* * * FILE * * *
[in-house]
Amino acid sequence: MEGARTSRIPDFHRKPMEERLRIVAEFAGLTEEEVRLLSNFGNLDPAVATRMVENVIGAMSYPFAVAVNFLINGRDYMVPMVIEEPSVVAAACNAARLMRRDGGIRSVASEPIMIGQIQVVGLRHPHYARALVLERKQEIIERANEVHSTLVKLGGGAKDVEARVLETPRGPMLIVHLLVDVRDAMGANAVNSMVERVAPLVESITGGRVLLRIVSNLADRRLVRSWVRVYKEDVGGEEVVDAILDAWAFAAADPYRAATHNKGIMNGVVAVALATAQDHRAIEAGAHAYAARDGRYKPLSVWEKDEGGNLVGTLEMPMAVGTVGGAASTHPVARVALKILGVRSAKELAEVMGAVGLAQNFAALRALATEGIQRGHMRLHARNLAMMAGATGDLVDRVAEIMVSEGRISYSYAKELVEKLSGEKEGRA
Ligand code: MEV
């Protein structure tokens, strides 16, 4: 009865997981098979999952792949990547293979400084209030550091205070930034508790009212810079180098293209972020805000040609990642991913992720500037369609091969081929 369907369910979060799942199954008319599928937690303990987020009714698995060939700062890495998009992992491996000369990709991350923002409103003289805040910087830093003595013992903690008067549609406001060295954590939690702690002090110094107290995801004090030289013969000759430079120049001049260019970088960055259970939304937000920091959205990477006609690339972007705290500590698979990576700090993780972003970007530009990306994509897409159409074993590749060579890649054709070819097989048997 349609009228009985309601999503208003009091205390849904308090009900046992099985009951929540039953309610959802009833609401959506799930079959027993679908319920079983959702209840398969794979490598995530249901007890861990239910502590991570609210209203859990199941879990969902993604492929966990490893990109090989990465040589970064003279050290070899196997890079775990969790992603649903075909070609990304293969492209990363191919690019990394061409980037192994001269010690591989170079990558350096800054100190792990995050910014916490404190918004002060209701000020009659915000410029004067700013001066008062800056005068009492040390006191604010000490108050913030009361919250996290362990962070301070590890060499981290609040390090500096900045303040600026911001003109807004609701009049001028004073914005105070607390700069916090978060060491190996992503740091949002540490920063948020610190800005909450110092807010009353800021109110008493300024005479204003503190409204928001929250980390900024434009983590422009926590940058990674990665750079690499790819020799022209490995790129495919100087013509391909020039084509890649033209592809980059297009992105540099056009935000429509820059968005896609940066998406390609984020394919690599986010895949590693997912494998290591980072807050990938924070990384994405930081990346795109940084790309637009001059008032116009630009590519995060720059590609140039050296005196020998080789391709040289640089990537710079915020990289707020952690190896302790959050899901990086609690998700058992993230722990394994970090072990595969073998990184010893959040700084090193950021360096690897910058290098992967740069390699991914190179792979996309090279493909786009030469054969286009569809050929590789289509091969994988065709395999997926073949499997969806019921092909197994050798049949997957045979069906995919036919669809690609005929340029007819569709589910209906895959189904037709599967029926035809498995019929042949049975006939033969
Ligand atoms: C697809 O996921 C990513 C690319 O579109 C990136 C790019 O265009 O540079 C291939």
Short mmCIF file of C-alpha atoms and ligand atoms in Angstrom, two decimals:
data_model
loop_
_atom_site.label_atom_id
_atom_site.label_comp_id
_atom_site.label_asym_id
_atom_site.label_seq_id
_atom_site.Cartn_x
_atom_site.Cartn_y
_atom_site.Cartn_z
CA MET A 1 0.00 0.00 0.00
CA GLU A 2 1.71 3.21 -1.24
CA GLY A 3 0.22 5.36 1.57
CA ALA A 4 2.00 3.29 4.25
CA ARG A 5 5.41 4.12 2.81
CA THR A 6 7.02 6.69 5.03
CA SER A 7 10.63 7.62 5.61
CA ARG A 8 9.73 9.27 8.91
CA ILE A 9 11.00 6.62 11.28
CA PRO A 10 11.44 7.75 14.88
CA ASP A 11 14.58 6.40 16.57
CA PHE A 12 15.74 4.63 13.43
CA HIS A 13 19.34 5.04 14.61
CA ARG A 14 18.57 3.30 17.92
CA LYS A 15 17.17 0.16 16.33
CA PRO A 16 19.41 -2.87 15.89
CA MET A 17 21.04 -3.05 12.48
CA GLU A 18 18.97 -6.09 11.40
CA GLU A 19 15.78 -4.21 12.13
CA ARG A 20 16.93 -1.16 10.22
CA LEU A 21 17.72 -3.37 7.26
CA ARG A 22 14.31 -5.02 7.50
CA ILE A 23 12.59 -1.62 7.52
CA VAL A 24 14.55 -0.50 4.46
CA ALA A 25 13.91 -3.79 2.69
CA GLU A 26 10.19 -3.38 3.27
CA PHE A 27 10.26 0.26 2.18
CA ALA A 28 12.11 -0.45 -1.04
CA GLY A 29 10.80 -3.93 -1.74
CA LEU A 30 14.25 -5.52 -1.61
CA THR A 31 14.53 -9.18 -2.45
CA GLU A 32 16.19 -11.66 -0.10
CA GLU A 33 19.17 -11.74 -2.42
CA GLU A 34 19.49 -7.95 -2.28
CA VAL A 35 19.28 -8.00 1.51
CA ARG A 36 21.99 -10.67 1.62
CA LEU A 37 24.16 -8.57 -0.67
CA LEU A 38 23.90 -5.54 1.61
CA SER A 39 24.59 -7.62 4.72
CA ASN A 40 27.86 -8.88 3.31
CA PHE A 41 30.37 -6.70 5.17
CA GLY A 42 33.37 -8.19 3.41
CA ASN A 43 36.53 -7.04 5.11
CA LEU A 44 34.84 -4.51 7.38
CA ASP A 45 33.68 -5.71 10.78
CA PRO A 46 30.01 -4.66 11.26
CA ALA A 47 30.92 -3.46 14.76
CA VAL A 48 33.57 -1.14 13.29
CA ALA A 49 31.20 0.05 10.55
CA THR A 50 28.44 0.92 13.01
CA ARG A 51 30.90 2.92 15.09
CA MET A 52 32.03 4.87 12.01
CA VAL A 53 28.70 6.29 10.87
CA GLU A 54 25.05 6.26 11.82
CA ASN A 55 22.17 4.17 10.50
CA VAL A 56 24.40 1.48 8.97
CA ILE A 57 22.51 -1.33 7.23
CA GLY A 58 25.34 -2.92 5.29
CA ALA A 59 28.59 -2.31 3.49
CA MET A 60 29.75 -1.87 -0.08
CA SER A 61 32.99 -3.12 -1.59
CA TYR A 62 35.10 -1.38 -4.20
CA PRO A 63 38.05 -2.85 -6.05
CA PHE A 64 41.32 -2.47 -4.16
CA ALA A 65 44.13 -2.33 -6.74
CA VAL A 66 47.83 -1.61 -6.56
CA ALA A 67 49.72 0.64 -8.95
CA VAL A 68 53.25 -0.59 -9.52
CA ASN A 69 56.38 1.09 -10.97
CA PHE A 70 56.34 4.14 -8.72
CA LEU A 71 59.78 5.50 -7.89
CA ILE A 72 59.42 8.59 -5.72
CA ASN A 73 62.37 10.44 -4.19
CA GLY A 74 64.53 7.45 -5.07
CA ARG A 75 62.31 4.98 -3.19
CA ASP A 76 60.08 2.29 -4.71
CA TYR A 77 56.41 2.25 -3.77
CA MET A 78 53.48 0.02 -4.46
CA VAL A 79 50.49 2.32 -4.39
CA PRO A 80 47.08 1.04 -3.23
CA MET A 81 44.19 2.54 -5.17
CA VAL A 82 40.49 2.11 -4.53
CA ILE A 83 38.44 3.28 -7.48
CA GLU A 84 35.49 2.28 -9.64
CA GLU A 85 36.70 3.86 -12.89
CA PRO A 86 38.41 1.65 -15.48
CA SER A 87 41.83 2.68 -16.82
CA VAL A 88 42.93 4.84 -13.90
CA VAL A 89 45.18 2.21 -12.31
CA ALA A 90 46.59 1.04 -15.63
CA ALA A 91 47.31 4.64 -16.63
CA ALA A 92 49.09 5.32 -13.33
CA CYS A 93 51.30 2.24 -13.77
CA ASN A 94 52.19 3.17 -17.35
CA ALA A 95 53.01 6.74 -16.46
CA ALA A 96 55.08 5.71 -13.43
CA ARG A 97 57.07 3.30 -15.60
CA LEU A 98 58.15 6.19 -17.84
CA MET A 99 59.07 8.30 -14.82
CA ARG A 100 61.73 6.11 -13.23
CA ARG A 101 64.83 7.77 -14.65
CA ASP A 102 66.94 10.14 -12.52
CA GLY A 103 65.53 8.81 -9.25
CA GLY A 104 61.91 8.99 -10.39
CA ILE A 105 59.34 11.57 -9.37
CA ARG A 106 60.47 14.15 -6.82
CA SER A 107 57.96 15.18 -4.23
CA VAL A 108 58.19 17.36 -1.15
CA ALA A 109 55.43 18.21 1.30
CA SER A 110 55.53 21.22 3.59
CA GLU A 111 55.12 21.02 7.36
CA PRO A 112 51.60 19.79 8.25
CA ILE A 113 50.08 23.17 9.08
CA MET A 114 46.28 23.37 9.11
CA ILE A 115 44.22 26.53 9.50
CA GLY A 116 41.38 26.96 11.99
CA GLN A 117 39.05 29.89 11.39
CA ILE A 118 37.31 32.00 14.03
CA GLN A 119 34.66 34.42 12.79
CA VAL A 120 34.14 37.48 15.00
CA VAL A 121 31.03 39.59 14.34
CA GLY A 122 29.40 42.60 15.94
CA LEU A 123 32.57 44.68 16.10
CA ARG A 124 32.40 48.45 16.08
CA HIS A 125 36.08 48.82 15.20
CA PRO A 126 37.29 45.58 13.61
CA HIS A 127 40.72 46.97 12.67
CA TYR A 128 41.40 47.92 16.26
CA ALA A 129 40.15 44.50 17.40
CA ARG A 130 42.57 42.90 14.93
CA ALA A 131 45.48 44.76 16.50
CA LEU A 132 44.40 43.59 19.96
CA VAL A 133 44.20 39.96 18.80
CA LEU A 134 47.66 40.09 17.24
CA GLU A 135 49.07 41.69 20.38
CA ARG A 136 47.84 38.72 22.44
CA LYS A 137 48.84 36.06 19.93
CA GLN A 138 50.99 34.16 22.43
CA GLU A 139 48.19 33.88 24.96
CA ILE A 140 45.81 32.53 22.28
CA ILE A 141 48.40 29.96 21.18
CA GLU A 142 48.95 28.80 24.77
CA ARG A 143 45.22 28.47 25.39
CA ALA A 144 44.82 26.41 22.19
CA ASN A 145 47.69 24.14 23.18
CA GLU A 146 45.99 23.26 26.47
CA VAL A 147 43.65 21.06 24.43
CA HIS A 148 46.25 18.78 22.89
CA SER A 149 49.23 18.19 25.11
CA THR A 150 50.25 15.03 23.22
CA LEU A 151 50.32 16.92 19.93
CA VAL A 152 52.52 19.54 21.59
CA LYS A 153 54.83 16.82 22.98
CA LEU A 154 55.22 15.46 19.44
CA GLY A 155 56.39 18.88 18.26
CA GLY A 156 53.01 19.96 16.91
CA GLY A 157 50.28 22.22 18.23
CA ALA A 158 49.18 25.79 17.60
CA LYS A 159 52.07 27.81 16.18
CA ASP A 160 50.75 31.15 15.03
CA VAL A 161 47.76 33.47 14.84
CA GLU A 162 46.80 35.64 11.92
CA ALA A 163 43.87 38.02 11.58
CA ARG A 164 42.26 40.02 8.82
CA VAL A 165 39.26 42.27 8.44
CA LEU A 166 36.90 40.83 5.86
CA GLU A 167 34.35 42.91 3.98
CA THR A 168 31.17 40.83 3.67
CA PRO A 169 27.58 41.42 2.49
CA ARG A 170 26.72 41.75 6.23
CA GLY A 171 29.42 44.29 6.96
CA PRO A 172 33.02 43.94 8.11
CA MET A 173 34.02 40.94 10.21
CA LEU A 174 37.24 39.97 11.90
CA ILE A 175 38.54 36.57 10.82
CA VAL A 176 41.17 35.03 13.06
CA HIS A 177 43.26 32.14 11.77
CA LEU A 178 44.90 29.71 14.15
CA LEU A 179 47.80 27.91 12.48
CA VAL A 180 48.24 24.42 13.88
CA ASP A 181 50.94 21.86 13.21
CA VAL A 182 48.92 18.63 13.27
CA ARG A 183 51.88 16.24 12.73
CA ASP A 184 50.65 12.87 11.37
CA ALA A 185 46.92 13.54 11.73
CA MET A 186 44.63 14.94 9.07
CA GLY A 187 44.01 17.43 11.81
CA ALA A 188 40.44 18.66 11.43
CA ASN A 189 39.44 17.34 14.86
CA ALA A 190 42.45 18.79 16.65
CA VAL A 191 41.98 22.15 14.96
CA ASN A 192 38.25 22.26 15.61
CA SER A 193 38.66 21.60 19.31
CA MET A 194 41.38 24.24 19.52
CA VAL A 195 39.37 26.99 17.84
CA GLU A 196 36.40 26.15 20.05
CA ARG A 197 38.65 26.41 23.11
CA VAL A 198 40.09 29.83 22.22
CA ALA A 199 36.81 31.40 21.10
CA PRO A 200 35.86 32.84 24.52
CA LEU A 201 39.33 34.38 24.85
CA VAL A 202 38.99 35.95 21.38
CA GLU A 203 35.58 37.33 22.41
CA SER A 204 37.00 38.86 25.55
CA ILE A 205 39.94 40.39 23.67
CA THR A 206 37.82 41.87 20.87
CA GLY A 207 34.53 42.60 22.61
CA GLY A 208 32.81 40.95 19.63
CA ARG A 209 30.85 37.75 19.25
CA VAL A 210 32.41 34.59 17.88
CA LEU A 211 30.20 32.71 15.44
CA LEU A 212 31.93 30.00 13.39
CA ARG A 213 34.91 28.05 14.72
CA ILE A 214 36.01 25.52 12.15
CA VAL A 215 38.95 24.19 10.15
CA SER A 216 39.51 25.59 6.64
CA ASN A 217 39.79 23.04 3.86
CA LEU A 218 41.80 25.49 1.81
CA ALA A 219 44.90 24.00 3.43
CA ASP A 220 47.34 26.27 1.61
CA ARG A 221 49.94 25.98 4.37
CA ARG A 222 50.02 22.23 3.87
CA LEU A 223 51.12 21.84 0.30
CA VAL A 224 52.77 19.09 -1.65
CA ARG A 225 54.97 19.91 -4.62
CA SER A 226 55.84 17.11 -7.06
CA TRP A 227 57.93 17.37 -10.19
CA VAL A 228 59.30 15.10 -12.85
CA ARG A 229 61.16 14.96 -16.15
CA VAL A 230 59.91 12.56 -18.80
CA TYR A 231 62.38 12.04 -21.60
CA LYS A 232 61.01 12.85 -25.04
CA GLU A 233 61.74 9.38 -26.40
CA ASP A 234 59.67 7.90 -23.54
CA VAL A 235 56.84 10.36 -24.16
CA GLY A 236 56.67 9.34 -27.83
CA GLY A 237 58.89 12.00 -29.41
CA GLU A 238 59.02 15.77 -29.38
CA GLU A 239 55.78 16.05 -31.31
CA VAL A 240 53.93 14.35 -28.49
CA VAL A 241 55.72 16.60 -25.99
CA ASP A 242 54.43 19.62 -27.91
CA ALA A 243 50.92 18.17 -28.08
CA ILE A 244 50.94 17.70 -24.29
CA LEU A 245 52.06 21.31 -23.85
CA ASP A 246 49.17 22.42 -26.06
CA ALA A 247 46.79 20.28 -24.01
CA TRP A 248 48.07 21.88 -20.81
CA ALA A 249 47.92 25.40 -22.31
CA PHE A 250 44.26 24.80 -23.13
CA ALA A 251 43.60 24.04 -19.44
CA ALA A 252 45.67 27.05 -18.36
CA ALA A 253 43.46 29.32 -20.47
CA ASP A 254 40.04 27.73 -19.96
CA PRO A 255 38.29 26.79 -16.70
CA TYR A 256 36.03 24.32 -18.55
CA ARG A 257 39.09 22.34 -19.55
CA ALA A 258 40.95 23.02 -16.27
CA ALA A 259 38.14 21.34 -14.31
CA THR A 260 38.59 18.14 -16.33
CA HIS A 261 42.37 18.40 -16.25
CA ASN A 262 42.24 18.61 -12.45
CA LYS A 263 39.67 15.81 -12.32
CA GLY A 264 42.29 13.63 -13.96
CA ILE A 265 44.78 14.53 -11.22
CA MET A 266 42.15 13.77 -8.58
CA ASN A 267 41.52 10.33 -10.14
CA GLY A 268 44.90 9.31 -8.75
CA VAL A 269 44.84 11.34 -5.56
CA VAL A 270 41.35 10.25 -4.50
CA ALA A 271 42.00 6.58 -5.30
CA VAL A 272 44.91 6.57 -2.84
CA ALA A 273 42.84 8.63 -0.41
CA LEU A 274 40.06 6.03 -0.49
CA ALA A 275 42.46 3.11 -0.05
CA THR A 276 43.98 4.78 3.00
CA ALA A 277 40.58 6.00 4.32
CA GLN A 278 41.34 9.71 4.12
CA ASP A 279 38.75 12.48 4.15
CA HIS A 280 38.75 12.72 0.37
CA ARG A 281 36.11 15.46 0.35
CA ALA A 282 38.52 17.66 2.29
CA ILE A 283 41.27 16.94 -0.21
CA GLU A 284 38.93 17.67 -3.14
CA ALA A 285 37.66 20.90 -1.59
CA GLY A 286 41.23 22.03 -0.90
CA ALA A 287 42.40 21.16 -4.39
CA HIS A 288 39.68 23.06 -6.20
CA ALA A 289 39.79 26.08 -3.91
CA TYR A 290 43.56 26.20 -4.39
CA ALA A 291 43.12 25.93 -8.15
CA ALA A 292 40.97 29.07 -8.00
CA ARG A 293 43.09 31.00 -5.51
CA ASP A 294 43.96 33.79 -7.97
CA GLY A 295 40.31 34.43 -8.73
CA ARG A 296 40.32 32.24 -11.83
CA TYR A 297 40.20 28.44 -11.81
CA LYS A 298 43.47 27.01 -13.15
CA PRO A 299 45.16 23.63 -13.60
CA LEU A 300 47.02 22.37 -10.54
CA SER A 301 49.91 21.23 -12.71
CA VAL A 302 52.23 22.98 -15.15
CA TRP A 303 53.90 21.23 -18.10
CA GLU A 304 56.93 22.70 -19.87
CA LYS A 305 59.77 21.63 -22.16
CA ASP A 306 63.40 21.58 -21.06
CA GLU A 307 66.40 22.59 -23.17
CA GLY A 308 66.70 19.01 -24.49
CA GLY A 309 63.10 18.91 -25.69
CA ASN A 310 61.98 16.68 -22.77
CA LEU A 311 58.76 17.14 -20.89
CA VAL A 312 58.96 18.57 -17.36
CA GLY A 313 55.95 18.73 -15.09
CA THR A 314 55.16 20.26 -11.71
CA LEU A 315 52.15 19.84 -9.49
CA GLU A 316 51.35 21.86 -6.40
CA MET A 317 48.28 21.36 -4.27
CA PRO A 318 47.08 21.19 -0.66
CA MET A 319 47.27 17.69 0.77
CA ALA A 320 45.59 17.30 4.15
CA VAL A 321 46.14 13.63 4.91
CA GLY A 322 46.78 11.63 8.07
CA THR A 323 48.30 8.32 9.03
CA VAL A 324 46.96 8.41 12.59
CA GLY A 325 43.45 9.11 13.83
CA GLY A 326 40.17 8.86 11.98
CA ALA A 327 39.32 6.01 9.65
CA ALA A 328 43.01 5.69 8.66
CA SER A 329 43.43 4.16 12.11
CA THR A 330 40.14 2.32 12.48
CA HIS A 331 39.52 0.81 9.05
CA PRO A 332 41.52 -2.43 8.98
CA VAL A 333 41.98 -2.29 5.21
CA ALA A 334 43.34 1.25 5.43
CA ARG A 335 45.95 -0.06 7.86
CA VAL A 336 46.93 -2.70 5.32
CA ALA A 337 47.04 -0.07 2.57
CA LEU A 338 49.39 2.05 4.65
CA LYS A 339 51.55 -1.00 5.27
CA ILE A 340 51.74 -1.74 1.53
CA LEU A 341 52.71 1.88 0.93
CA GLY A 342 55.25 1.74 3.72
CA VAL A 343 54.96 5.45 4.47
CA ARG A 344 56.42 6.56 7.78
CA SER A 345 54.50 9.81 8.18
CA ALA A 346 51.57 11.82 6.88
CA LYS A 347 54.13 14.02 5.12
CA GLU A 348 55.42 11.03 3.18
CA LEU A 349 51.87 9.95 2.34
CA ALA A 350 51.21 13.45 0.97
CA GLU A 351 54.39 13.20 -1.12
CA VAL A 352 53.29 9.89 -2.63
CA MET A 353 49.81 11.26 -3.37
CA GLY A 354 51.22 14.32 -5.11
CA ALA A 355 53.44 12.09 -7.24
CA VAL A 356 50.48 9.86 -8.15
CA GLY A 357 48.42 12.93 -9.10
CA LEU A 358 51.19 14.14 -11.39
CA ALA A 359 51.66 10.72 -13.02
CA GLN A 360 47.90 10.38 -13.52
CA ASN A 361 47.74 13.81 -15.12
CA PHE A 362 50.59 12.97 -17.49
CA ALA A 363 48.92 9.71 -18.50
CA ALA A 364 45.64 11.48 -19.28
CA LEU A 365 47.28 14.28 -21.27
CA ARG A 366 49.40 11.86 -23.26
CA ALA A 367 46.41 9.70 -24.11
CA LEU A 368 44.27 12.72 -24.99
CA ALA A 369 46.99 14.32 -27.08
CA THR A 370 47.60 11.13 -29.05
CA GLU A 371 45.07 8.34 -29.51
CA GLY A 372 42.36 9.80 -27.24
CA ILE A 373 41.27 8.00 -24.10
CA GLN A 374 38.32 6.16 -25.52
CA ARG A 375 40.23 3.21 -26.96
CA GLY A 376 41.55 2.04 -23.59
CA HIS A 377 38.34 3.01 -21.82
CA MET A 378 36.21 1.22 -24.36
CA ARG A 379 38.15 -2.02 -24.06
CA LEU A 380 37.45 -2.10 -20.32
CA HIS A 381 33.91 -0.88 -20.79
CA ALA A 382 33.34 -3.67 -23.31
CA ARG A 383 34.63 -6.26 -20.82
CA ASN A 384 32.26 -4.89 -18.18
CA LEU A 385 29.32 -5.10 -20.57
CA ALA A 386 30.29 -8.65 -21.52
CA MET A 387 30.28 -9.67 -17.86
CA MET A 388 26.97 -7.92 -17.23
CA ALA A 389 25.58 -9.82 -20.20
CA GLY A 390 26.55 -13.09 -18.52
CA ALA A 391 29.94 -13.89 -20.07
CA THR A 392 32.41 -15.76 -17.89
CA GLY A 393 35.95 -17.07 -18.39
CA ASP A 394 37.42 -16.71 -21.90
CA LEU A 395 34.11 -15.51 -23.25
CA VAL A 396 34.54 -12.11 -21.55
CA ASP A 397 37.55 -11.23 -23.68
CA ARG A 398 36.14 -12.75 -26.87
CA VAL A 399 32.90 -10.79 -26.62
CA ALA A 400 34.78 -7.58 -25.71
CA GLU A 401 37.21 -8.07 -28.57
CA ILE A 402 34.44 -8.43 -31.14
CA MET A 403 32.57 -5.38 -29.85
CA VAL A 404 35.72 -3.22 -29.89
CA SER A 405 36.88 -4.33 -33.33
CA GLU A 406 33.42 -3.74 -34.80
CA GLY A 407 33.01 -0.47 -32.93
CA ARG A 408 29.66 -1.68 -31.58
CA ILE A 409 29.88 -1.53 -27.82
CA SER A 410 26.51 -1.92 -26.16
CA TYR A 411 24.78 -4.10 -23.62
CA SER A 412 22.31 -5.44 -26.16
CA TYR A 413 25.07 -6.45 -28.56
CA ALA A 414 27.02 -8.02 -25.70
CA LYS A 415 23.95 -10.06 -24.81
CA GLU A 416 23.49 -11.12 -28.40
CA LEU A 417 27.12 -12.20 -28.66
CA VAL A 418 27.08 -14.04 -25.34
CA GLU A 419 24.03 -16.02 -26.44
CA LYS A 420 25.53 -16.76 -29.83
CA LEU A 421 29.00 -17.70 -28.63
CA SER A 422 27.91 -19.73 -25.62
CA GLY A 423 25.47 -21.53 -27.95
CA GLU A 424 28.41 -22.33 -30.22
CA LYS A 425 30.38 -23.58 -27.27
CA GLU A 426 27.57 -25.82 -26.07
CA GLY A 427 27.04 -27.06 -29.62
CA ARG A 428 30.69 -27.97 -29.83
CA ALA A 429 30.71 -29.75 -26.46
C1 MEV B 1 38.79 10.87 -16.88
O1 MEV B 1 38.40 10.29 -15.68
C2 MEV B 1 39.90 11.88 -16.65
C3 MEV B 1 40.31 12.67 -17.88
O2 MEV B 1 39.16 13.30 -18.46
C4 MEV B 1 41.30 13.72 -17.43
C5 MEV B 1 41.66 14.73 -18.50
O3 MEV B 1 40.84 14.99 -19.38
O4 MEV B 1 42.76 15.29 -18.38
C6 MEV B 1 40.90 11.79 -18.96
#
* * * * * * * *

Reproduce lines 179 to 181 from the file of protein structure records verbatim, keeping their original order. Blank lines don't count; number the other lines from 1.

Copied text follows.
CA ARG A 164 42.26 40.02 8.82
CA VAL A 165 39.26 42.27 8.44
CA LEU A 166 36.90 40.83 5.86